Tuesday, August 17, 2010

Board Game Review - A Touch of Evil


I wish games were like music. Not because I want to be a board game virtuoso, but because I want to have groupies.

If games were like music, some companies would be super bands. Like Fantasy Flight would be KISS, Rio Grande would be The Police, and Mayfair would be Captain and Tennille. And some companies would be one-hit wonders, but with rabid fans who follow them in beat-up VW bugs when they tour.

Flying Frog would be Men Without Hats.

Last Night on Earth was Flying Frog's Safety Dance. It's an incredible game that will one day fetch the kinds of prices usually reserved for old copies of Space Hulk and misprinted pennies. The game came out and Flying Frog was off to the races, with a game so hot they couldn't figure out what do with it. So they made expansions and more expansions and the fans kept buying them, and they decided they needed a second album.

And the second album was called A Touch of Evil, and fans everywhere bought the album without listening to any demo tracks, but then when they got it home, they were disappointed and ended up just using the album cover and a credit card to sort the seeds out of their weed.

A Touch of Evil looks like it should be fantastic. It looks like a grade-A winner. More plastic miniatures, more cool photography-as-illustration art, and more heavy-theme wackiness. It even has the CD that you're supposed to play while you're battling evil.

But the problem with breaking out with a killer song like Safety Dance is that the follow-up has to be awesome, or you're going to lose some momentum. Last Night on Earth set an incredibly high bar, and while A Touch of Evil isn't a bad game, exactly, it's certainly no Safety Dance. It has a good beat and I can dance to it, but you won't be driving down the road tapping out the bass line while the guy on the radio tells you about the traffic. You also won't be jonesing like a crackhead to play it again, like I sometimes do with Last Night on Earth.

The idea is solid. You have a team of investigators, made up of a wide variety of characters, and you're all trying to find a way to stop some ancient and horrible evil that is haunting an Early American New England town. You'll check out the windmill and the manor, investigate the covered bridge and the abandoned keep, and fight ghost soldiers, wolves and assorted evil minions. Meanwhile, the town elders will be conspiring with their own secret agendas and the evil will be growing stronger. The dastardly villain will continue to claim lives, and it's up to you to find out where he is and how to kill him.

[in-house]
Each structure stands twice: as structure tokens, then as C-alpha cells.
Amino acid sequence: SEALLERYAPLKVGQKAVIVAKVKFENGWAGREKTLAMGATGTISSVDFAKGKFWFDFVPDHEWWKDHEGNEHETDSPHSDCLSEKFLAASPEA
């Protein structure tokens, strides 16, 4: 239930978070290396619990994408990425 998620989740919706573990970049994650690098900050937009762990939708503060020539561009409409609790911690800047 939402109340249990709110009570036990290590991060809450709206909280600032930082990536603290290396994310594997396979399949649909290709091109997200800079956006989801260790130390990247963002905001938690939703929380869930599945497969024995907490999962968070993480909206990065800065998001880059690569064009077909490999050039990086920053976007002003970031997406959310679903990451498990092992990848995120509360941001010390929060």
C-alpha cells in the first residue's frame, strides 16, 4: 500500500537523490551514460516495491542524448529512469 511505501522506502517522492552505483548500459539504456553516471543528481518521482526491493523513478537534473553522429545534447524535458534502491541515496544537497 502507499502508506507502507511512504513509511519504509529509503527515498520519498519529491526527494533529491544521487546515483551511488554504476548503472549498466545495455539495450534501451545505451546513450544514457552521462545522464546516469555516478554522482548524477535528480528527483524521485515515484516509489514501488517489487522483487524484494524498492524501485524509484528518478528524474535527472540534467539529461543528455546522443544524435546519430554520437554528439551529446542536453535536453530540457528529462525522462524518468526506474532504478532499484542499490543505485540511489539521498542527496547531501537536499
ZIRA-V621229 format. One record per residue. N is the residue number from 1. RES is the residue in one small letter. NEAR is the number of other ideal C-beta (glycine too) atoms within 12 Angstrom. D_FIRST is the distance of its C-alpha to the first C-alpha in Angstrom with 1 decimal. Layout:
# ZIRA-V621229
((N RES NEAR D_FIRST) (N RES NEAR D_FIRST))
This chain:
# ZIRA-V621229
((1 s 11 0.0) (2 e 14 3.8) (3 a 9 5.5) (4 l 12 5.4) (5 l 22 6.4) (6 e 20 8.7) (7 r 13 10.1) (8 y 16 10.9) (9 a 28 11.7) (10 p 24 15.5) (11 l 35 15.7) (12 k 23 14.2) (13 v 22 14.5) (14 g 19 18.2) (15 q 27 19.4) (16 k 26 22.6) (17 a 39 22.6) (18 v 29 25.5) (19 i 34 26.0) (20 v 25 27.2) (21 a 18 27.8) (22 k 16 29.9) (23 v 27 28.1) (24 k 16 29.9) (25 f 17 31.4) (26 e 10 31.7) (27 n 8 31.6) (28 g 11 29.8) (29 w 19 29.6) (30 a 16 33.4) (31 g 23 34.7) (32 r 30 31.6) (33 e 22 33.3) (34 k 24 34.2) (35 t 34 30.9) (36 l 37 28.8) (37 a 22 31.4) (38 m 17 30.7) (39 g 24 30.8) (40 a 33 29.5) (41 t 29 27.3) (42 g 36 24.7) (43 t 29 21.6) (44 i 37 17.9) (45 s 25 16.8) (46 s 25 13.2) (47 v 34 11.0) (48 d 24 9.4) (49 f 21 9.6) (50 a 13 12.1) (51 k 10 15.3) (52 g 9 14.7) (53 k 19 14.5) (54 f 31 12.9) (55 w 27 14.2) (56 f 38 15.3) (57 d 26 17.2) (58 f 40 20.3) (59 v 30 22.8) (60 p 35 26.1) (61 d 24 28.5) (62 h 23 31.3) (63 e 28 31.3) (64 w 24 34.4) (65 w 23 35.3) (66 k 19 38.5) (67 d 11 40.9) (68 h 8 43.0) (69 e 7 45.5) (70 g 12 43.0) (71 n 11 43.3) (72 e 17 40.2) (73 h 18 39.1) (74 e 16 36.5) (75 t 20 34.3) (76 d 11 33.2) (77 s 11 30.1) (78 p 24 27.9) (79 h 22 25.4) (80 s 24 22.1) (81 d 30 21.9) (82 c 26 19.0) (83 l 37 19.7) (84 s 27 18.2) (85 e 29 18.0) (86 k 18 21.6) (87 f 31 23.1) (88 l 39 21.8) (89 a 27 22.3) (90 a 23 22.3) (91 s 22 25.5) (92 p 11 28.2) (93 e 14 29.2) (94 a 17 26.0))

So theme-wise, this is a winner. It's like playing out that Johnny Depp movie where he fights the Headless Horseman and a whole slew of crazy people. Intrigue, murder and conspiracy are wrapped around this town like a dark blanket. But when it comes to making you feel like you're part of a story - the thing that made Last Night on Earth such a tremendous success - A Touch of Evil just sort of flops.

There are a few reasons why this isn't as fantastic as Flying Frog's first game. For one thing, turns can take a few minutes. You move with a die-roll, check out some location or other, and try to either earn investigation points or spend them to get an advantage over the villain. The problem is that it's a little overly abstracted, and while I get that investigation points represent information you're learning about the monster, I don't really follow how you can spend them to buy a horse. Plus it takes longer than it should, because you're probably reading and playing a card nearly every turn, and if you don't all know what every card can do, it can slow down the whole process.